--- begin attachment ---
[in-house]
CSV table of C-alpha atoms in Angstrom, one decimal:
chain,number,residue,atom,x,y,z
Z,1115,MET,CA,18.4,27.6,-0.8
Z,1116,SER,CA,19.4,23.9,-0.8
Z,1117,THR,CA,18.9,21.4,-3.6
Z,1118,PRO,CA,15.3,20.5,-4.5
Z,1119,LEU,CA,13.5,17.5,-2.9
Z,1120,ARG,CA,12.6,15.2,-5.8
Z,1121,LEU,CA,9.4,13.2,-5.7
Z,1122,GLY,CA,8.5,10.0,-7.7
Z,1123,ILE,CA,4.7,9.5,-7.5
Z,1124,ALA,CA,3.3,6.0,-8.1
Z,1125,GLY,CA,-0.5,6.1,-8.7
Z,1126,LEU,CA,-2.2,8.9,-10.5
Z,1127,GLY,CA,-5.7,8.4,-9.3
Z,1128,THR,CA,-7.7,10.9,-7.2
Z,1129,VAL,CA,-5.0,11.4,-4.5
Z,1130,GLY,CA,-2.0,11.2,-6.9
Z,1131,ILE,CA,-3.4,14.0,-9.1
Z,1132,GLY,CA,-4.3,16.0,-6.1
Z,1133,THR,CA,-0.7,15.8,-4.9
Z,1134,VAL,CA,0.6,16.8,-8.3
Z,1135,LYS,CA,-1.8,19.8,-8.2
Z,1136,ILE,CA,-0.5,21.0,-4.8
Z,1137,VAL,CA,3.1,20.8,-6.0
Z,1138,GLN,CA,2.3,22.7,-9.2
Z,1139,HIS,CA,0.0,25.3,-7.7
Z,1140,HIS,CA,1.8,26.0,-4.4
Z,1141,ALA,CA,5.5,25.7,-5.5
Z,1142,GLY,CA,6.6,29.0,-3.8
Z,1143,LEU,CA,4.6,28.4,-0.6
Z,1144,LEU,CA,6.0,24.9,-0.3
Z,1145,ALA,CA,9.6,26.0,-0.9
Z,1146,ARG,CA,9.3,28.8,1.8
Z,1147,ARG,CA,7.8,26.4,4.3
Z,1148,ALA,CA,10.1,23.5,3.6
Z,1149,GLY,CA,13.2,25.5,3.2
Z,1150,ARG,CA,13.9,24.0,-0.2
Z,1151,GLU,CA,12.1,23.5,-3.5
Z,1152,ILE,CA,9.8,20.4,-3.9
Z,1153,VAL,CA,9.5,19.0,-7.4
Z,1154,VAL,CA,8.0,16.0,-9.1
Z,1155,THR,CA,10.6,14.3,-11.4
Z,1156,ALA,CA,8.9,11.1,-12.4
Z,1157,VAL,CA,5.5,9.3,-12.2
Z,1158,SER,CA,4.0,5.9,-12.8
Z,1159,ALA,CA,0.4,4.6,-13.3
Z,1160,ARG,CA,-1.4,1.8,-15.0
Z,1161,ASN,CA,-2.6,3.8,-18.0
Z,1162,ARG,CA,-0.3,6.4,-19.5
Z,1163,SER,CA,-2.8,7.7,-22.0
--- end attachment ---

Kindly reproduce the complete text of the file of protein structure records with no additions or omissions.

[in-house]
CSV table of C-alpha atoms in Angstrom, one decimal:
chain,number,residue,atom,x,y,z
Z,1115,MET,CA,18.4,27.6,-0.8
Z,1116,SER,CA,19.4,23.9,-0.8
Z,1117,THR,CA,18.9,21.4,-3.6
Z,1118,PRO,CA,15.3,20.5,-4.5
Z,1119,LEU,CA,13.5,17.5,-2.9
Z,1120,ARG,CA,12.6,15.2,-5.8
Z,1121,LEU,CA,9.4,13.2,-5.7
Z,1122,GLY,CA,8.5,10.0,-7.7
Z,1123,ILE,CA,4.7,9.5,-7.5
Z,1124,ALA,CA,3.3,6.0,-8.1
Z,1125,GLY,CA,-0.5,6.1,-8.7
Z,1126,LEU,CA,-2.2,8.9,-10.5
Z,1127,GLY,CA,-5.7,8.4,-9.3
Z,1128,THR,CA,-7.7,10.9,-7.2
Z,1129,VAL,CA,-5.0,11.4,-4.5
Z,1130,GLY,CA,-2.0,11.2,-6.9
Z,1131,ILE,CA,-3.4,14.0,-9.1
Z,1132,GLY,CA,-4.3,16.0,-6.1
Z,1133,THR,CA,-0.7,15.8,-4.9
Z,1134,VAL,CA,0.6,16.8,-8.3
Z,1135,LYS,CA,-1.8,19.8,-8.2
Z,1136,ILE,CA,-0.5,21.0,-4.8
Z,1137,VAL,CA,3.1,20.8,-6.0
Z,1138,GLN,CA,2.3,22.7,-9.2
Z,1139,HIS,CA,0.0,25.3,-7.7
Z,1140,HIS,CA,1.8,26.0,-4.4
Z,1141,ALA,CA,5.5,25.7,-5.5
Z,1142,GLY,CA,6.6,29.0,-3.8
Z,1143,LEU,CA,4.6,28.4,-0.6
Z,1144,LEU,CA,6.0,24.9,-0.3
Z,1145,ALA,CA,9.6,26.0,-0.9
Z,1146,ARG,CA,9.3,28.8,1.8
Z,1147,ARG,CA,7.8,26.4,4.3
Z,1148,ALA,CA,10.1,23.5,3.6
Z,1149,GLY,CA,13.2,25.5,3.2
Z,1150,ARG,CA,13.9,24.0,-0.2
Z,1151,GLU,CA,12.1,23.5,-3.5
Z,1152,ILE,CA,9.8,20.4,-3.9
Z,1153,VAL,CA,9.5,19.0,-7.4
Z,1154,VAL,CA,8.0,16.0,-9.1
Z,1155,THR,CA,10.6,14.3,-11.4
Z,1156,ALA,CA,8.9,11.1,-12.4
Z,1157,VAL,CA,5.5,9.3,-12.2
Z,1158,SER,CA,4.0,5.9,-12.8
Z,1159,ALA,CA,0.4,4.6,-13.3
Z,1160,ARG,CA,-1.4,1.8,-15.0
Z,1161,ASN,CA,-2.6,3.8,-18.0
Z,1162,ARG,CA,-0.3,6.4,-19.5
Z,1163,SER,CA,-2.8,7.7,-22.0